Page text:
. This was a higher latitude than the French, for whom Lower Louisiana was the area south of about 31° North (the current boundary of the State of Louisiana) or the area south of where the Arkansas River joined the Mississippi at about 33° 46' North latitude.

Spanish Exploration

  • 1541 - Hernando de Soto exploring from Florida
    Florida
    Florida is a state in the southeastern United States, located on the nation's Atlantic and Gulf coasts. It is bordered to the west by the Gulf of Mexico, to the north by Alabama and Georgia and to the east by the Atlantic Ocean. With a population of 18,801,310 as measured by the 2010 census, it...

     claims the Mississippi and all its tributaries for the Spanish crown.
  • 1541 - Francisco Vázquez de Coronado exploring from Mexico
    Mexico
    The United Mexican States , commonly known as Mexico , is a federal constitutional republic in North America. It is bordered on the north by the United States; on the south and west by the Pacific Ocean; on the southeast by Guatemala, Belize, and the Caribbean Sea; and on the east by the Gulf of...

     for the Seven Cities of Gold
    Quivira and Cíbola
    Quivira is a place first mentioned by Francisco Vazquez de Coronado in 1541, who visited it during his searches for the mythical "Seven Cities of Gold". The location and identity of the "Quivirans" has been much debated over a wide area, including Kansas, Nebraska, and Missouri...

     reaches Lindsborg, Kansas
    Lindsborg, Kansas
    Lindsborg is a city in McPherson County, Kansas, USA. As of the 2010 census, the city population was 3,458. It is known for its association with Swedish heritage and the biennial Svensk Hyllningsfest...


French Control

  • 1673 - Jacques Marquette
    Jacques Marquette
    Father Jacques Marquette S.J. , sometimes known as Père Marquette, was a French Jesuit missionary who founded Michigan's first European settlement, Sault Ste. Marie, and later founded St. Ignace, Michigan...

     and Louis Joliet began the exploration of the Mississippi descending from modern day Canada
    Canada
    Canada is a North American country consisting of ten provinces and three territories. Located in the northern part of the continent, it extends from the Atlantic Ocean in the east to the Pacific Ocean in the west, and northward into the Arctic Ocean...

     and the French begin to exert influence and claims over the territory.
  • 1699 - Jean-Baptiste Le Moyne, Sieur de Bienville
    Jean-Baptiste Le Moyne, Sieur de Bienville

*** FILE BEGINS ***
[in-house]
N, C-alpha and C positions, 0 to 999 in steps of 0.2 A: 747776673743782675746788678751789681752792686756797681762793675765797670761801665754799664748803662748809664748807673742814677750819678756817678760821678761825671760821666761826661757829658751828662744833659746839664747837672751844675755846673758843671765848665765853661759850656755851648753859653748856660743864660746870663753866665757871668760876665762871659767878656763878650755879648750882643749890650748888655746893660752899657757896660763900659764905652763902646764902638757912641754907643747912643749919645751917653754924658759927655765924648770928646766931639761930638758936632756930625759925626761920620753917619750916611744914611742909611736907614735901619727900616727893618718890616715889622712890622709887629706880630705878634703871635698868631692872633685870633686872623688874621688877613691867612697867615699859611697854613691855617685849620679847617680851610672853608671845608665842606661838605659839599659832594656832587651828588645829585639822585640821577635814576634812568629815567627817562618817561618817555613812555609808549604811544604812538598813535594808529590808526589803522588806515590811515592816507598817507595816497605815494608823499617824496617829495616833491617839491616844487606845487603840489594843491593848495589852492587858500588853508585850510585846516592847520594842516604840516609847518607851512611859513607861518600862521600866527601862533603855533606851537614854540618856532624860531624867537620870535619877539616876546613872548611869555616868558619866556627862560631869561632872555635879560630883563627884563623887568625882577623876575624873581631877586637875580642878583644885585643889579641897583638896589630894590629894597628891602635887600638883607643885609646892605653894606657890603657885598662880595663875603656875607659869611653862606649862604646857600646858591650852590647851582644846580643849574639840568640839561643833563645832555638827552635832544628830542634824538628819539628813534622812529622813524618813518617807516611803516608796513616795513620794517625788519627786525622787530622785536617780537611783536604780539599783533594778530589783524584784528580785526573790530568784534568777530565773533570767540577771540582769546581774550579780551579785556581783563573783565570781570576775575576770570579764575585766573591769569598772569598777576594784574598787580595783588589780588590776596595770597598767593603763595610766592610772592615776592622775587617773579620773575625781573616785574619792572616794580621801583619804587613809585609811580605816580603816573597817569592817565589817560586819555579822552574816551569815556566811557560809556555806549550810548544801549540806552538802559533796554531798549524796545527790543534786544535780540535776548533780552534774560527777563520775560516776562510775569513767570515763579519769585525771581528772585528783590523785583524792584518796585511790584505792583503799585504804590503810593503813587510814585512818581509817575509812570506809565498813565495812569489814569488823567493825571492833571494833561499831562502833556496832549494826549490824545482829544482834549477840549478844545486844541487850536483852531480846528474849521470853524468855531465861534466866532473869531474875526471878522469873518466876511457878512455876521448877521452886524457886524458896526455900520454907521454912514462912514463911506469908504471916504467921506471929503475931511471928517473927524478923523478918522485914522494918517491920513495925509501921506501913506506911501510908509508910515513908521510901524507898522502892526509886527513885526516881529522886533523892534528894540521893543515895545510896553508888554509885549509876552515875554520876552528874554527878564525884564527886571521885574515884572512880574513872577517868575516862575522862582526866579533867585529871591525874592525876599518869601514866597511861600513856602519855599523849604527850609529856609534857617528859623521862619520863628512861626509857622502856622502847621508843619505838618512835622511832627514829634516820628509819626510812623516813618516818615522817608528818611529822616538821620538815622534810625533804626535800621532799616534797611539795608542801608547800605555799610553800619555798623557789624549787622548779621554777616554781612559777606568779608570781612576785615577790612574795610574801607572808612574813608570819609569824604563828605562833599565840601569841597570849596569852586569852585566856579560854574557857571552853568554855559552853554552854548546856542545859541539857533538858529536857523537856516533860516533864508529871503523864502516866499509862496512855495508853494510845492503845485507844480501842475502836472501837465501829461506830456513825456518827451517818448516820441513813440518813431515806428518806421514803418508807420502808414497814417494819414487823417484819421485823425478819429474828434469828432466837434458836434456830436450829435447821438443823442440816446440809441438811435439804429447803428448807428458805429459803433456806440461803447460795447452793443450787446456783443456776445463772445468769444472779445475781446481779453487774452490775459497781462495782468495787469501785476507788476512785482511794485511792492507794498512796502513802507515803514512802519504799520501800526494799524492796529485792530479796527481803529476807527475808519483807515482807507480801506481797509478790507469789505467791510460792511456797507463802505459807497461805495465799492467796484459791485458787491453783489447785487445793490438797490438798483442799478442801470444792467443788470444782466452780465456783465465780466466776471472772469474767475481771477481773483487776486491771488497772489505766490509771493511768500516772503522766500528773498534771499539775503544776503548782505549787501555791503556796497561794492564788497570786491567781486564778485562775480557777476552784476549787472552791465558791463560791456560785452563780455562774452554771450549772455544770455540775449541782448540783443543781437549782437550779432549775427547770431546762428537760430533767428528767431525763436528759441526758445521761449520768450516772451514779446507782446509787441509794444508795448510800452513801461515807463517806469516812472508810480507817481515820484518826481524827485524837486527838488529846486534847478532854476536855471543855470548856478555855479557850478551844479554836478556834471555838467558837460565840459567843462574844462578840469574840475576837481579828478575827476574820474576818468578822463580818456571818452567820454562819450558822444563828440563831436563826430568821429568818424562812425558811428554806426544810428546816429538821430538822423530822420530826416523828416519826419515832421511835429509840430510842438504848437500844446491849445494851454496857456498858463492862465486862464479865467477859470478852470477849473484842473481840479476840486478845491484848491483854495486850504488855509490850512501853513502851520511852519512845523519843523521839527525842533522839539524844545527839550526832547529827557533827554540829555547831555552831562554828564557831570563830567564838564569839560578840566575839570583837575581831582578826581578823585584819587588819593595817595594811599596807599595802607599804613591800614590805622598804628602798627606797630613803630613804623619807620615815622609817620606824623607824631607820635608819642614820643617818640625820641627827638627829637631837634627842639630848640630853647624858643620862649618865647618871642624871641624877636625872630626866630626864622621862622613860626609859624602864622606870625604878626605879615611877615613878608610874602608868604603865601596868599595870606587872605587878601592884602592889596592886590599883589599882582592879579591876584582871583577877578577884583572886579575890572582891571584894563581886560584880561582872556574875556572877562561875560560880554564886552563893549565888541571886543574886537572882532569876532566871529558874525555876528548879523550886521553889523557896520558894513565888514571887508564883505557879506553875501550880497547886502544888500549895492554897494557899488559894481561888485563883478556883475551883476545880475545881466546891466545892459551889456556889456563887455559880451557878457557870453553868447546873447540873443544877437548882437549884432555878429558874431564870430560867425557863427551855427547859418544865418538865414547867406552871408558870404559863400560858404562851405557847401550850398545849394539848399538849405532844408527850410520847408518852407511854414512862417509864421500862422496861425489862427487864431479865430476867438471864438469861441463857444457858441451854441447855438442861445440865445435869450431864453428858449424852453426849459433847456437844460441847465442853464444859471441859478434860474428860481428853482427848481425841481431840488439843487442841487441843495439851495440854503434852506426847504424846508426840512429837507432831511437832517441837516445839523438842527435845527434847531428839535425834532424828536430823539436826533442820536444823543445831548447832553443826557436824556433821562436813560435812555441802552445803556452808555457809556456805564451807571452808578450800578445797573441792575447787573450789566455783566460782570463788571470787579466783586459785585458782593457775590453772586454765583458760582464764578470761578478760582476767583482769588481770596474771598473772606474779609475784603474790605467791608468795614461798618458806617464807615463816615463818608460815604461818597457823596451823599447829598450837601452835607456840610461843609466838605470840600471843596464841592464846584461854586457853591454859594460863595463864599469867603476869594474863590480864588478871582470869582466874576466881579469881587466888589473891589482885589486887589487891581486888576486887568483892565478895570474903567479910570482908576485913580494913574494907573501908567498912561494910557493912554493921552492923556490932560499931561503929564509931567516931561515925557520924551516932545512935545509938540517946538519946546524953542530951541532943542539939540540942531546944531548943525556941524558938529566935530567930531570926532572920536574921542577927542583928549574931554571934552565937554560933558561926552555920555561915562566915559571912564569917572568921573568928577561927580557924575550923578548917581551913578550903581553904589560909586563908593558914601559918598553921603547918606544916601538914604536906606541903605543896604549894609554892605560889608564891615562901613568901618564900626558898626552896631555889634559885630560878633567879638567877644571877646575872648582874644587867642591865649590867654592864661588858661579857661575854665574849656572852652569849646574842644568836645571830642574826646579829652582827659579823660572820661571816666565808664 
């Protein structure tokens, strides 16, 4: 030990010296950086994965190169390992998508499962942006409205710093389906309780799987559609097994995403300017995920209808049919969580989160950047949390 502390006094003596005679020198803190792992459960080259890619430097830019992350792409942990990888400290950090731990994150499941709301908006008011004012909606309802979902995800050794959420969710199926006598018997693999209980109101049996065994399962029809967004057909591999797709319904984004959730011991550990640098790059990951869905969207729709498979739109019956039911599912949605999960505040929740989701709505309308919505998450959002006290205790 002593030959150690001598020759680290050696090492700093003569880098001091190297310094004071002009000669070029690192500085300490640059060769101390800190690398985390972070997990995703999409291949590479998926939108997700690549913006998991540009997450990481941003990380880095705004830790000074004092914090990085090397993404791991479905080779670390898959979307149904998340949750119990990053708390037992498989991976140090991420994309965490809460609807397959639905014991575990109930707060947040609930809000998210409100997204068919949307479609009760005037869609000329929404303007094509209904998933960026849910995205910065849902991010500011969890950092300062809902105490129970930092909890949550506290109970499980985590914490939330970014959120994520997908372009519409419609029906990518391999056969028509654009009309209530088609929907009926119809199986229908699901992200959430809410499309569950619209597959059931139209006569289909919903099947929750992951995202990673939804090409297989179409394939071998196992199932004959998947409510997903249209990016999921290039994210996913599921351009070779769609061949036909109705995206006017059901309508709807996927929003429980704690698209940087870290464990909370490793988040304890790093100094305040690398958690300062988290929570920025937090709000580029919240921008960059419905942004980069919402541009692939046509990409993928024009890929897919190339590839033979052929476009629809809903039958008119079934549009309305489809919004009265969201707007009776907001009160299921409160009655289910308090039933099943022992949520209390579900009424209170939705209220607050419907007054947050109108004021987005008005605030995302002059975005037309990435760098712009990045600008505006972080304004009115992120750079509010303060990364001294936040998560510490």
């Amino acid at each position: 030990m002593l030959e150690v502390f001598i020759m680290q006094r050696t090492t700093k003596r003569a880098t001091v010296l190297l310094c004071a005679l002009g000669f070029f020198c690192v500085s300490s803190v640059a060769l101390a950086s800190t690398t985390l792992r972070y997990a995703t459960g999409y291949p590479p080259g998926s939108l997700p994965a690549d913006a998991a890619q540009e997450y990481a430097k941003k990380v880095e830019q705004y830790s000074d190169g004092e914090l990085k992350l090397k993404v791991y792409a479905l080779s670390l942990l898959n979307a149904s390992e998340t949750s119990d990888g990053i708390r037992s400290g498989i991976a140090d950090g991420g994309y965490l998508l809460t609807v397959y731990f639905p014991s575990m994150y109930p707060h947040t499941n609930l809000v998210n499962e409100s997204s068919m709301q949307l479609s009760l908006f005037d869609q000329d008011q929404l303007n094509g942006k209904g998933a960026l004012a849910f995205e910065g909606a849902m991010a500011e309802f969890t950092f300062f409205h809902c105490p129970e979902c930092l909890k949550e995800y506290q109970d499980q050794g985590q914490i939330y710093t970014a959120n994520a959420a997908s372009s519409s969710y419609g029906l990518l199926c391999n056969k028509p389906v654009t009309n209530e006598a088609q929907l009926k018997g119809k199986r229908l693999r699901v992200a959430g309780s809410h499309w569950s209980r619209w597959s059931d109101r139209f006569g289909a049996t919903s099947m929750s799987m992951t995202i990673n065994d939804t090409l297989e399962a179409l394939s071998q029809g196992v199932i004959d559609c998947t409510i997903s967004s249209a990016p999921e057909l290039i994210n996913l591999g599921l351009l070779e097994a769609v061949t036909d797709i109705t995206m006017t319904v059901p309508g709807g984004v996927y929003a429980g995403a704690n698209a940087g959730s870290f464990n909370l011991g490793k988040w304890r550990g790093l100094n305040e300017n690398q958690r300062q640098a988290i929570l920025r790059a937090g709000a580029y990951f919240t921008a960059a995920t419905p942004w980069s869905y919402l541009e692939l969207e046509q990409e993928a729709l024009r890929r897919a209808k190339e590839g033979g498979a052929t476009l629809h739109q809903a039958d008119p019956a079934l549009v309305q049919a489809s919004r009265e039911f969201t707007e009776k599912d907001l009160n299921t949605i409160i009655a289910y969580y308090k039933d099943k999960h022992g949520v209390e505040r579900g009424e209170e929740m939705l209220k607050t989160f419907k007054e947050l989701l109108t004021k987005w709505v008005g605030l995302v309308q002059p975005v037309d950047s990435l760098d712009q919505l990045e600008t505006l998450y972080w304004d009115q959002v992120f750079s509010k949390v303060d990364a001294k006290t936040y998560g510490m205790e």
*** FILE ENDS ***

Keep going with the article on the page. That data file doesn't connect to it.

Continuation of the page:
Jean-Baptiste Le Moyne de Bienvillepronounce] was a colonizer, born in Montreal, Quebec and an early, repeated governor of French Louisiana, appointed 4 separate times during 1701-1743. He was a younger brother of explorer Pierre Le Moyne d'Iberville...

     starts first French settlement, at Fort Maurepas (now Ocean Springs, Mississippi
    Ocean Springs, Mississippi
    Ocean Springs is a city in Jackson County, Mississippi, United States, about east of Biloxi. It is part of the Pascagoula, Mississippi Metropolitan Statistical Area. The population was 17,225 at the 2000 census...

    ).
  • 1702 - Jean-Baptiste Le Moyne, Sieur de Bienville
    Jean-Baptiste Le Moyne, Sieur de Bienville
    Jean-Baptiste Le Moyne de Bienvillepronounce] was a colonizer, born in Montreal, Quebec and an early, repeated governor of French Louisiana, appointed 4 separate times during 1701-1743. He was a younger brother of explorer Pierre Le Moyne d'Iberville...

     moves French settlements to Dauphin Island and also in January, establishes Mobile
    Mobile, Alabama
    Mobile is the third most populous city in the Southern US state of Alabama and is the county seat of Mobile County. It is located on the Mobile River and the central Gulf Coast of the United States. The population within the city limits was 195,111 during the 2010 census. It is the largest...

     colony, with Fort Louis
    Old Mobile Site
    The Old Mobile Site was the location of the French settlement La Mobile and the associated Fort Louis de La Louisiane, in the French colony of New France in North America, from 1702 until 1712. The site is located in Le Moyne, Alabama, on the Mobile River in the Mobile-Tensaw River Delta...

     at Twenty-Seven Mile Bluff (up Mobile River
    Mobile River